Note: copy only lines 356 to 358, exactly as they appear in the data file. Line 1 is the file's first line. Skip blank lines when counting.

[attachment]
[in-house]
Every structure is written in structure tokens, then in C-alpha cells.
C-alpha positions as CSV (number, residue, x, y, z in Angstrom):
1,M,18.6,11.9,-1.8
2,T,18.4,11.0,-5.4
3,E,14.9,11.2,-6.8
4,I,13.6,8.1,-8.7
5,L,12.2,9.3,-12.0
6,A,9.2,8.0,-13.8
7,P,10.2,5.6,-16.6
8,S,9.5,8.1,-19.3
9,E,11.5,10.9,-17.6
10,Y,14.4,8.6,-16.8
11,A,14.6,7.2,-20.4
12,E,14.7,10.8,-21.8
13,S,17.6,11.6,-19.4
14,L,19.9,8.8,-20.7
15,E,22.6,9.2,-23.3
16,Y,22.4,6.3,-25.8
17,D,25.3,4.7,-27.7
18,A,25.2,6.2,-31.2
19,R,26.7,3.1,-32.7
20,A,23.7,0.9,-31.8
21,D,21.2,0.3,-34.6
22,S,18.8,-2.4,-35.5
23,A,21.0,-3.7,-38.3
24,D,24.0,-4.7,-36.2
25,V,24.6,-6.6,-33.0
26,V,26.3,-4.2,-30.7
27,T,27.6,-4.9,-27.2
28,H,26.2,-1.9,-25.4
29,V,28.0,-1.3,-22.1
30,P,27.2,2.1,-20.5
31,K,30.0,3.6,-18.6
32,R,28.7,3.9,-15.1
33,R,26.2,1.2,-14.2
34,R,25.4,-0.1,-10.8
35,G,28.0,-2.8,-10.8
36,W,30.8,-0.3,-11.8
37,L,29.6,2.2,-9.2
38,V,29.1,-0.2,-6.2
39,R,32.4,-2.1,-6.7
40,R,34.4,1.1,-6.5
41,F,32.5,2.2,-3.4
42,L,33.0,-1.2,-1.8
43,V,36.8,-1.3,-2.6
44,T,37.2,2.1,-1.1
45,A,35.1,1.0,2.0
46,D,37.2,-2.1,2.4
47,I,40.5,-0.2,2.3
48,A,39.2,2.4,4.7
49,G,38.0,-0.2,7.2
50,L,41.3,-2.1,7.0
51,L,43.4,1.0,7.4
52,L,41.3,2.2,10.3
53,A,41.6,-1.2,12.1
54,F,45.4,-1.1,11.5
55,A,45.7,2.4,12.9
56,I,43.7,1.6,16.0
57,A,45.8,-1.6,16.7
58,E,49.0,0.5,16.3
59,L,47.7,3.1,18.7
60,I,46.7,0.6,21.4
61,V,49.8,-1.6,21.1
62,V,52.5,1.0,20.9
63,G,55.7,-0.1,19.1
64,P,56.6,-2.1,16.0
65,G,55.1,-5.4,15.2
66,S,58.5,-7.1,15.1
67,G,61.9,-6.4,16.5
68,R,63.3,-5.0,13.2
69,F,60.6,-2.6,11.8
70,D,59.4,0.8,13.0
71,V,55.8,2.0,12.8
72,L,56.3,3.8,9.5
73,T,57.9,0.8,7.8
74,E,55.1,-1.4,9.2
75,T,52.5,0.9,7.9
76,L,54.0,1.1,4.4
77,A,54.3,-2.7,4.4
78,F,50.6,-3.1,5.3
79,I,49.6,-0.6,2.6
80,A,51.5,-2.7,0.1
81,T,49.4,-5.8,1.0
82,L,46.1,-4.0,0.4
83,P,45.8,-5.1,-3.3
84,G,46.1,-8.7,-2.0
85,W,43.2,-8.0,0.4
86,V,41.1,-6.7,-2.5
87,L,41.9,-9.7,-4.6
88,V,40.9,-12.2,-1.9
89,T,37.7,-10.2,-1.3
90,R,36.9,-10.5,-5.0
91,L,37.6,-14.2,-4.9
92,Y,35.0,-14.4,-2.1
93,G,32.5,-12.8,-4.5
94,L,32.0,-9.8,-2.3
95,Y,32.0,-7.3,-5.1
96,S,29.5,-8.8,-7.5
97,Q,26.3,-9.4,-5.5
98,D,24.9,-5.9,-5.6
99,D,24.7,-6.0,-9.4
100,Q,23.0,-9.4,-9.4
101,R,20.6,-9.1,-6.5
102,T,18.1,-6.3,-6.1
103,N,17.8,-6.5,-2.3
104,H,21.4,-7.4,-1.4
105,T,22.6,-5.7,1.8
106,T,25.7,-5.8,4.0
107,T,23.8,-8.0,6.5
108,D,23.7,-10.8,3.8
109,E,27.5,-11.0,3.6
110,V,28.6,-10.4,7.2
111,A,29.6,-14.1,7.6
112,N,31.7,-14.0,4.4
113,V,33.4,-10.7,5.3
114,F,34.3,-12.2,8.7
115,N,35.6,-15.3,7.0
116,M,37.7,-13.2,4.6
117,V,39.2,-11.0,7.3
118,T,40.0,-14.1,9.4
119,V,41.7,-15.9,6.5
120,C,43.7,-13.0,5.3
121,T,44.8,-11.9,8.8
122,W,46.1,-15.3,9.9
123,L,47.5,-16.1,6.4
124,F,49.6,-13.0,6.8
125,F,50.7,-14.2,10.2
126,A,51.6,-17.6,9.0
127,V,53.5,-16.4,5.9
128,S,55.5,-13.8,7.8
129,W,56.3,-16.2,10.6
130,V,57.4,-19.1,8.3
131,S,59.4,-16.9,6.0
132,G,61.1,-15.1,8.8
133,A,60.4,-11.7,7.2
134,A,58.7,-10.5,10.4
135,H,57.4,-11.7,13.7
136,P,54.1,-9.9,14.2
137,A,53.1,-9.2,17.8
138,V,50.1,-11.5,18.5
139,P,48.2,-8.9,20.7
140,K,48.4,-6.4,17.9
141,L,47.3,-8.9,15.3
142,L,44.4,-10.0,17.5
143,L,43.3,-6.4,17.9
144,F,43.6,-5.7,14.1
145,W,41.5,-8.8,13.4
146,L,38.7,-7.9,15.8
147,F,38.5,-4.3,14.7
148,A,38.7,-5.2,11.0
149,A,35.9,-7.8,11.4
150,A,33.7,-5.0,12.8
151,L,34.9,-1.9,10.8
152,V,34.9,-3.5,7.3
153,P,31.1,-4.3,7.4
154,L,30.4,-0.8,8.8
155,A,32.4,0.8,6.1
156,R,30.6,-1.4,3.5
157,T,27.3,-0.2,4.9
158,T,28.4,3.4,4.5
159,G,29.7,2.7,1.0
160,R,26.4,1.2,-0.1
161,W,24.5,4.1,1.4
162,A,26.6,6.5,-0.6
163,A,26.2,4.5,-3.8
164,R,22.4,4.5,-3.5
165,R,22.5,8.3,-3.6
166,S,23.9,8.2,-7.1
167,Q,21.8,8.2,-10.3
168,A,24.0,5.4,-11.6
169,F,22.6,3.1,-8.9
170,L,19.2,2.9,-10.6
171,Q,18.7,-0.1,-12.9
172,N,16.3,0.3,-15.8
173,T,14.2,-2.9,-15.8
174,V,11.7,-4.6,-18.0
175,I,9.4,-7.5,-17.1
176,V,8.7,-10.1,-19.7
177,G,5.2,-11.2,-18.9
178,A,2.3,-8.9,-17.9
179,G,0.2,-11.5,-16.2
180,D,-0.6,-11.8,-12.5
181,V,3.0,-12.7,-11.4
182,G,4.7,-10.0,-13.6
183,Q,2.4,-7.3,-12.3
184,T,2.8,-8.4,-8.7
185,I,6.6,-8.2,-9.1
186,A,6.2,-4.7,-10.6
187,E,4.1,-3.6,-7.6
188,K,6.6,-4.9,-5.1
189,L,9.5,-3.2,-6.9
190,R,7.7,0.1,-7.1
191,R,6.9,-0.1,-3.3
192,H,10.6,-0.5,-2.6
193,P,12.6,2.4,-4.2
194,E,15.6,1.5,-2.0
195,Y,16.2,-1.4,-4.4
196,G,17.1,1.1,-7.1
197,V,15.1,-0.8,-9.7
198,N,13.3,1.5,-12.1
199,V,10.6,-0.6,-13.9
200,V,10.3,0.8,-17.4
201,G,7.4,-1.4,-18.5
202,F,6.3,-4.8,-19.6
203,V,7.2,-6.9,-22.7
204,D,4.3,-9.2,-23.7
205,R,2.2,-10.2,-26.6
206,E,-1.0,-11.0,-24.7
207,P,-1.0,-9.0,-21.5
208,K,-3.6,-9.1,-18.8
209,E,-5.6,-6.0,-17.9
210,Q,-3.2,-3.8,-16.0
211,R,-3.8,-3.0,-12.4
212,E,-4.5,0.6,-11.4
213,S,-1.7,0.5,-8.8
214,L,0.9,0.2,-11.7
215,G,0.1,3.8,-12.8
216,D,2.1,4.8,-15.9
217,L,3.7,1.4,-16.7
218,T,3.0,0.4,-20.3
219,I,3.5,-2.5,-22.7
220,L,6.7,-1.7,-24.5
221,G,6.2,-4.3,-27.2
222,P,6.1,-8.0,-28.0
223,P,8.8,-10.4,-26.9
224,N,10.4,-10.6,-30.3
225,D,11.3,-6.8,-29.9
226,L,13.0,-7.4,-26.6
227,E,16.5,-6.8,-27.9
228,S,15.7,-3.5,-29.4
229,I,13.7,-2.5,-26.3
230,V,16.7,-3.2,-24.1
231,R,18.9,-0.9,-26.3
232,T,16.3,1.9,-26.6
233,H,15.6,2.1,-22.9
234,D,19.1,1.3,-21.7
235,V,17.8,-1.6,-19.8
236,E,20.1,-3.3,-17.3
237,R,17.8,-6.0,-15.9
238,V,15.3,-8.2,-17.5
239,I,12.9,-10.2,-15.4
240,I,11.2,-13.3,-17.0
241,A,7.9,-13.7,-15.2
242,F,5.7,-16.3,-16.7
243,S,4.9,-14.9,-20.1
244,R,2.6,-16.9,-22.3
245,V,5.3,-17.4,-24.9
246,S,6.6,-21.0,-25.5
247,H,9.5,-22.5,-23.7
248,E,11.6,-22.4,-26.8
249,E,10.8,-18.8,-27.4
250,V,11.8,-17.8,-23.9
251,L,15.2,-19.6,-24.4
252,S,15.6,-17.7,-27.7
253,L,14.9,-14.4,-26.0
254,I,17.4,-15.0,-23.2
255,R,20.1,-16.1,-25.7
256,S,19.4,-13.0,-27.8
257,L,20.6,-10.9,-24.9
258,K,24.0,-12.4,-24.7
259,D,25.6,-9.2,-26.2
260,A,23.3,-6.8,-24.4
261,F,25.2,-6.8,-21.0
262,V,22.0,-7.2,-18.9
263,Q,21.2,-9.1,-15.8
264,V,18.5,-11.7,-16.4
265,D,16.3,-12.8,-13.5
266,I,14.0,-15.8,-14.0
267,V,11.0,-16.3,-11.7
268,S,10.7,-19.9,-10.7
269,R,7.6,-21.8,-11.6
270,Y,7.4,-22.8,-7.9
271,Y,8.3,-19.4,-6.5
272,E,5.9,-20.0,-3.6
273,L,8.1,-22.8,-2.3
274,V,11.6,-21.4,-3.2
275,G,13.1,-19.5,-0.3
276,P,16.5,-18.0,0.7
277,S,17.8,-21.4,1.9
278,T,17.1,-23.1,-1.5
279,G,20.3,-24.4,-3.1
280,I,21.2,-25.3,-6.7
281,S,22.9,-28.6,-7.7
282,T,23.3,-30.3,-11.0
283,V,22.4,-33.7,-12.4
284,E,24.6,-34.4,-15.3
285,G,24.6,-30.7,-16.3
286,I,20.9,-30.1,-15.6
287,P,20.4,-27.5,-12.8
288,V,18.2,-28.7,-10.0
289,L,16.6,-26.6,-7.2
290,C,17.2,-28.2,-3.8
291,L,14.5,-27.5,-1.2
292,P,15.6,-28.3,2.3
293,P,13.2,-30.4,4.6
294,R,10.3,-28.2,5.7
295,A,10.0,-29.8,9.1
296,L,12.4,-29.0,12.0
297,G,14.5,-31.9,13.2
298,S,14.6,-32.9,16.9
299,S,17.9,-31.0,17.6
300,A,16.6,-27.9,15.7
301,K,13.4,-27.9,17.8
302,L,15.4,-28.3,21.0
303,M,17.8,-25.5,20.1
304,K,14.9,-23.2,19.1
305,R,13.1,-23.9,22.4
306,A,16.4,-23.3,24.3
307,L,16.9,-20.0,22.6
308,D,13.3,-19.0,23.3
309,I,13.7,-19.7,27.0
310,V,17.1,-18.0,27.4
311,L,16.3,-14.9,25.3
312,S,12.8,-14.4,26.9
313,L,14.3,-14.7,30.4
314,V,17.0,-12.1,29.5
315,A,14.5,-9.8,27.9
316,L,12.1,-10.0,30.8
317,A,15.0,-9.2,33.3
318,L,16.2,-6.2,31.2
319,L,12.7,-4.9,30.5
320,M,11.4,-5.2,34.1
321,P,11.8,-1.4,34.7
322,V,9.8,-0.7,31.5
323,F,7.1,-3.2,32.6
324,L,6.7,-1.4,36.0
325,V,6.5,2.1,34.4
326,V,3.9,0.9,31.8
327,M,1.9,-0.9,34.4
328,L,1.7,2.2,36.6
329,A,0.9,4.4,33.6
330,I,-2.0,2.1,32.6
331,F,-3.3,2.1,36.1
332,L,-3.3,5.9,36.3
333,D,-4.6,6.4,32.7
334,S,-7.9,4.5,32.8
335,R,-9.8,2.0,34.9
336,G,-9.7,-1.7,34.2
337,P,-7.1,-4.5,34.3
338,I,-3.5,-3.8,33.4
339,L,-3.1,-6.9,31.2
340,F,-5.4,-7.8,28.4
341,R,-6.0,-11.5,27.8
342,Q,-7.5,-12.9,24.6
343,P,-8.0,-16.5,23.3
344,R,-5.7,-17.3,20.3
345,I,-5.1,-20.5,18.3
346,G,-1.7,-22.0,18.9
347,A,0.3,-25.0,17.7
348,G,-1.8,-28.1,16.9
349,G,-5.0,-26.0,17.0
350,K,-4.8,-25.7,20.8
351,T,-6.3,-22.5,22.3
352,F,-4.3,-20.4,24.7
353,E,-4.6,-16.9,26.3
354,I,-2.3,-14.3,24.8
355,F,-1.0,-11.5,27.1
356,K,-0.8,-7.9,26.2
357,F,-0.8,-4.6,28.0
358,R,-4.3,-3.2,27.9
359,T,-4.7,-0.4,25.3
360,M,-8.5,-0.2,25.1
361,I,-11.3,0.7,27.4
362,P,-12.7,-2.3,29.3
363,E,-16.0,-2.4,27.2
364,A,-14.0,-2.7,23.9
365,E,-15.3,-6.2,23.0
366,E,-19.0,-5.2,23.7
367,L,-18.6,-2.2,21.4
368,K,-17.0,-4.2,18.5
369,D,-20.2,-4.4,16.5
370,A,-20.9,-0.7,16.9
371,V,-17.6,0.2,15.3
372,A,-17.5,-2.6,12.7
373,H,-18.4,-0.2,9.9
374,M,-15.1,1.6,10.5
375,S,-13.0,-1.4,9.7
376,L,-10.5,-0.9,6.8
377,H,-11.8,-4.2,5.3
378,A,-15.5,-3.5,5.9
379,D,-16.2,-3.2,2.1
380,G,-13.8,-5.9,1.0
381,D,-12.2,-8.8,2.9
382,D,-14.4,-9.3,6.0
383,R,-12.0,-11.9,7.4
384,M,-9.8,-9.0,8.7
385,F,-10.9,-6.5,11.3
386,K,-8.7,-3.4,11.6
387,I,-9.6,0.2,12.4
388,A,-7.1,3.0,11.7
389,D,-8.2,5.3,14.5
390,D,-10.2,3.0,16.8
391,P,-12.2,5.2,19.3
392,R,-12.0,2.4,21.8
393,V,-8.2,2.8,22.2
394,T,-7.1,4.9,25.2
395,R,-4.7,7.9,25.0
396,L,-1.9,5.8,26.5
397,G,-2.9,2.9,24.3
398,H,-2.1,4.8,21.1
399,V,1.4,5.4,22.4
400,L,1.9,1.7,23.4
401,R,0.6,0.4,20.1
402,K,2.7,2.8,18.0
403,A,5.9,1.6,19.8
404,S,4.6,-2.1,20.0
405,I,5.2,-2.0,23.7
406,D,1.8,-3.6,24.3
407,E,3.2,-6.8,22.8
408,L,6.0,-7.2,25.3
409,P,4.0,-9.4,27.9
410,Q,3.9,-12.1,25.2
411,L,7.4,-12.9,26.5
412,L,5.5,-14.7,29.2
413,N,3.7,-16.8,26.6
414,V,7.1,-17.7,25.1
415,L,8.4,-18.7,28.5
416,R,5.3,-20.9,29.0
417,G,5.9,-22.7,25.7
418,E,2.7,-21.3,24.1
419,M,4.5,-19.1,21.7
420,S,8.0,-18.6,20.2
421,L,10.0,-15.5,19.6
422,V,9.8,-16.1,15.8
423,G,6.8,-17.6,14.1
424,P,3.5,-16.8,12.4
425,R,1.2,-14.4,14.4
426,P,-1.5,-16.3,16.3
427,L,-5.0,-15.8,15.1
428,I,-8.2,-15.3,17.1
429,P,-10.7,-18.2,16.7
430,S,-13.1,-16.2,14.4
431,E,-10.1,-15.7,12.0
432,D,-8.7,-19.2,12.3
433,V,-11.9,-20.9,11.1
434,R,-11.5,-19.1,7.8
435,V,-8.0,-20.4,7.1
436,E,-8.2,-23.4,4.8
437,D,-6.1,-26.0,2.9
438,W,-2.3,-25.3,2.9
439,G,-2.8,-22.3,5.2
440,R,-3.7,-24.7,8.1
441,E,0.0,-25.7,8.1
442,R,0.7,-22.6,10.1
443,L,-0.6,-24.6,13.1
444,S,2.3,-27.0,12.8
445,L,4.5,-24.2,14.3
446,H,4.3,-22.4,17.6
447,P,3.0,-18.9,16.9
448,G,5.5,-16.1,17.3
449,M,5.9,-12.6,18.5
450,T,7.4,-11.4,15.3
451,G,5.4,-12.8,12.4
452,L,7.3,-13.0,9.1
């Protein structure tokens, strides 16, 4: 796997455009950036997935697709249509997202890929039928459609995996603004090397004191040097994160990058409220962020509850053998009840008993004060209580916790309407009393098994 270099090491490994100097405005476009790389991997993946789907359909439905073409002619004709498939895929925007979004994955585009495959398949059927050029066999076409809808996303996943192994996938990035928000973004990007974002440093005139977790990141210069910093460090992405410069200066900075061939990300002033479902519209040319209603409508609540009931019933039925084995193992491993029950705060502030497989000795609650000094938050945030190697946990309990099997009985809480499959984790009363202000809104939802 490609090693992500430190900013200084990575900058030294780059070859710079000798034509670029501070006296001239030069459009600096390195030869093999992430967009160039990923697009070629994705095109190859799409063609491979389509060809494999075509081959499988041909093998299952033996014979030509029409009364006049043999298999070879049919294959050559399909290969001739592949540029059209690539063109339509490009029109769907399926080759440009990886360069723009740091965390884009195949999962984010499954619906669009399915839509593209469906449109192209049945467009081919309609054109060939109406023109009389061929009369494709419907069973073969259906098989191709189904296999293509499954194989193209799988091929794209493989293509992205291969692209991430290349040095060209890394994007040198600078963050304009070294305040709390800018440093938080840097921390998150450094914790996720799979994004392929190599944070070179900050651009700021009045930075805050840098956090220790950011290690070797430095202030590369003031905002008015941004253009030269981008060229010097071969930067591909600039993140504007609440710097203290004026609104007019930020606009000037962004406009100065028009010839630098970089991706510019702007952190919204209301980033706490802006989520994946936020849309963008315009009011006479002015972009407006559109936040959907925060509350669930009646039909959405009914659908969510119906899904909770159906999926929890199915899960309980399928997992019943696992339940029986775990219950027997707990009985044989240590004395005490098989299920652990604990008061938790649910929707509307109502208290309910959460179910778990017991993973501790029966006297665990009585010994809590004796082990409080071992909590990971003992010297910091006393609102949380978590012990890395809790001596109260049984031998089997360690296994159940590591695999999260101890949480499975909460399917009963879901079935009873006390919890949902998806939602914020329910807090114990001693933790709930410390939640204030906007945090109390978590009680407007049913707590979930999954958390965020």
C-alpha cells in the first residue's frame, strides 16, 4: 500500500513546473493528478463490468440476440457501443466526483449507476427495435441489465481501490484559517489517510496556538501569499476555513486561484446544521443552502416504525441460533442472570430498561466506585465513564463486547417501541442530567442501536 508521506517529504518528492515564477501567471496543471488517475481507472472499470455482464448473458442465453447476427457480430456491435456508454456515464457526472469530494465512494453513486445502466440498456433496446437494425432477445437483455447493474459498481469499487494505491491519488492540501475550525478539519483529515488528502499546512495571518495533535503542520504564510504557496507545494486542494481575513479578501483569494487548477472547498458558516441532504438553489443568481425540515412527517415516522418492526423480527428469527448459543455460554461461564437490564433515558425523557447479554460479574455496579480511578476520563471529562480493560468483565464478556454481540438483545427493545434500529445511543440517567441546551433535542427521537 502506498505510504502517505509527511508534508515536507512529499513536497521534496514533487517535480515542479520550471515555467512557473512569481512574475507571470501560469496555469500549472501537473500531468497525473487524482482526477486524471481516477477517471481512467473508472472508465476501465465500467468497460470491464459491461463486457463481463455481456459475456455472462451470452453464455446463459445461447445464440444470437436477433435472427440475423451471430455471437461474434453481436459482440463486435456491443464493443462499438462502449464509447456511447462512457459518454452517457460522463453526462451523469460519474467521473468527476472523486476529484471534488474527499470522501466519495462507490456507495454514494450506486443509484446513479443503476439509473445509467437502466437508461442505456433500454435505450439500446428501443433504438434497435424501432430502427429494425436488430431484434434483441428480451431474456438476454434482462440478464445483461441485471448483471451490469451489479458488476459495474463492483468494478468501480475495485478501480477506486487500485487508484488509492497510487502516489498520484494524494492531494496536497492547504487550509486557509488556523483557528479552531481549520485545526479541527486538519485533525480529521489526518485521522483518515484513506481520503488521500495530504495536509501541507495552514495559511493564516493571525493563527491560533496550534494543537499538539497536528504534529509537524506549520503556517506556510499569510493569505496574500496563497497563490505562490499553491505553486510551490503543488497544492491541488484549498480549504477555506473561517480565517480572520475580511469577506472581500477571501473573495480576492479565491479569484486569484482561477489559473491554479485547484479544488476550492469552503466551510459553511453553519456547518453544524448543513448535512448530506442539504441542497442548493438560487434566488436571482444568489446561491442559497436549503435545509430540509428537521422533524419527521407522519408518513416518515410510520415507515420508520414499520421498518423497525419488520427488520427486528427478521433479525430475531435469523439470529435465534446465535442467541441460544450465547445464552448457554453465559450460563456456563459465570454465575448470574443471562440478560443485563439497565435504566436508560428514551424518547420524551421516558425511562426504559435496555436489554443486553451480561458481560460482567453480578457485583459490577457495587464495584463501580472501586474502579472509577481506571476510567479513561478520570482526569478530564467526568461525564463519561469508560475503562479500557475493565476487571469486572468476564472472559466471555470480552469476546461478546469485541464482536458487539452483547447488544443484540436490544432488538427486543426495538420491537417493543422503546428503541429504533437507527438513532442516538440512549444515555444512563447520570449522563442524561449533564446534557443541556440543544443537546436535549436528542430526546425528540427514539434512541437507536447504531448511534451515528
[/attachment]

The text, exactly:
353,E,-4.6,-16.9,26.3
354,I,-2.3,-14.3,24.8
355,F,-1.0,-11.5,27.1